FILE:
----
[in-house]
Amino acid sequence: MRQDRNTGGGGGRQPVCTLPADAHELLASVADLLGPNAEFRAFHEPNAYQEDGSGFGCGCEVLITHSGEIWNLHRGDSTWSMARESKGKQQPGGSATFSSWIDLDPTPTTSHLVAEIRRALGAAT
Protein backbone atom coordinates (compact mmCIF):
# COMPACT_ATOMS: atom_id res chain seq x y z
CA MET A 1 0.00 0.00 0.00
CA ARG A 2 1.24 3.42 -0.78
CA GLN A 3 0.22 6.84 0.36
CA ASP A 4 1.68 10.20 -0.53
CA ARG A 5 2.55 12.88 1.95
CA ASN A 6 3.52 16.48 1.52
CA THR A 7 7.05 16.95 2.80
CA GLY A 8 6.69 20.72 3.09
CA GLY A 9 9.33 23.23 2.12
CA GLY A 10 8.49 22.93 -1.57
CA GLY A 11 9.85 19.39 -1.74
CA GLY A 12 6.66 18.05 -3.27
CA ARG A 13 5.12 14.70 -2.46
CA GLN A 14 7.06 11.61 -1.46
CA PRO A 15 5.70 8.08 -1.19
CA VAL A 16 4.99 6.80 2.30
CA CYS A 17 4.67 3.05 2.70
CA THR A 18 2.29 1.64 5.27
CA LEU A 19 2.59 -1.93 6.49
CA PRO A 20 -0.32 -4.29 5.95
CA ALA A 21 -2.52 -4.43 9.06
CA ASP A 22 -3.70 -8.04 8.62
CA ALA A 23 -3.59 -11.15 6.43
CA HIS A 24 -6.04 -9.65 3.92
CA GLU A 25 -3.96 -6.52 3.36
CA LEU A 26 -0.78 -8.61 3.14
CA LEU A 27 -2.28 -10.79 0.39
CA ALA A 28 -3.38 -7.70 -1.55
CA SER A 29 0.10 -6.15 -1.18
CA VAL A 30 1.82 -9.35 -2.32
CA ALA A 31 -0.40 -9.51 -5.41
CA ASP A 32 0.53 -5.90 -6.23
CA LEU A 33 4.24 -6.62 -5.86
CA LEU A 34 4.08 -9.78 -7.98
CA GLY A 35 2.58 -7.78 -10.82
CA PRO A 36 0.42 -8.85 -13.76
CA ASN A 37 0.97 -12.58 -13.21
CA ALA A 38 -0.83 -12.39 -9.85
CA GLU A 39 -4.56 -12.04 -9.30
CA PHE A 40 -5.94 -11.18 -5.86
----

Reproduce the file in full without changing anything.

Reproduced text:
[in-house]
Amino acid sequence: MRQDRNTGGGGGRQPVCTLPADAHELLASVADLLGPNAEFRAFHEPNAYQEDGSGFGCGCEVLITHSGEIWNLHRGDSTWSMARESKGKQQPGGSATFSSWIDLDPTPTTSHLVAEIRRALGAAT
Protein backbone atom coordinates (compact mmCIF):
# COMPACT_ATOMS: atom_id res chain seq x y z
CA MET A 1 0.00 0.00 0.00
CA ARG A 2 1.24 3.42 -0.78
CA GLN A 3 0.22 6.84 0.36
CA ASP A 4 1.68 10.20 -0.53
CA ARG A 5 2.55 12.88 1.95
CA ASN A 6 3.52 16.48 1.52
CA THR A 7 7.05 16.95 2.80
CA GLY A 8 6.69 20.72 3.09
CA GLY A 9 9.33 23.23 2.12
CA GLY A 10 8.49 22.93 -1.57
CA GLY A 11 9.85 19.39 -1.74
CA GLY A 12 6.66 18.05 -3.27
CA ARG A 13 5.12 14.70 -2.46
CA GLN A 14 7.06 11.61 -1.46
CA PRO A 15 5.70 8.08 -1.19
CA VAL A 16 4.99 6.80 2.30
CA CYS A 17 4.67 3.05 2.70
CA THR A 18 2.29 1.64 5.27
CA LEU A 19 2.59 -1.93 6.49
CA PRO A 20 -0.32 -4.29 5.95
CA ALA A 21 -2.52 -4.43 9.06
CA ASP A 22 -3.70 -8.04 8.62
CA ALA A 23 -3.59 -11.15 6.43
CA HIS A 24 -6.04 -9.65 3.92
CA GLU A 25 -3.96 -6.52 3.36
CA LEU A 26 -0.78 -8.61 3.14
CA LEU A 27 -2.28 -10.79 0.39
CA ALA A 28 -3.38 -7.70 -1.55
CA SER A 29 0.10 -6.15 -1.18
CA VAL A 30 1.82 -9.35 -2.32
CA ALA A 31 -0.40 -9.51 -5.41
CA ASP A 32 0.53 -5.90 -6.23
CA LEU A 33 4.24 -6.62 -5.86
CA LEU A 34 4.08 -9.78 -7.98
CA GLY A 35 2.58 -7.78 -10.82
CA PRO A 36 0.42 -8.85 -13.76
CA ASN A 37 0.97 -12.58 -13.21
CA ALA A 38 -0.83 -12.39 -9.85
CA GLU A 39 -4.56 -12.04 -9.30
CA PHE A 40 -5.94 -11.18 -5.86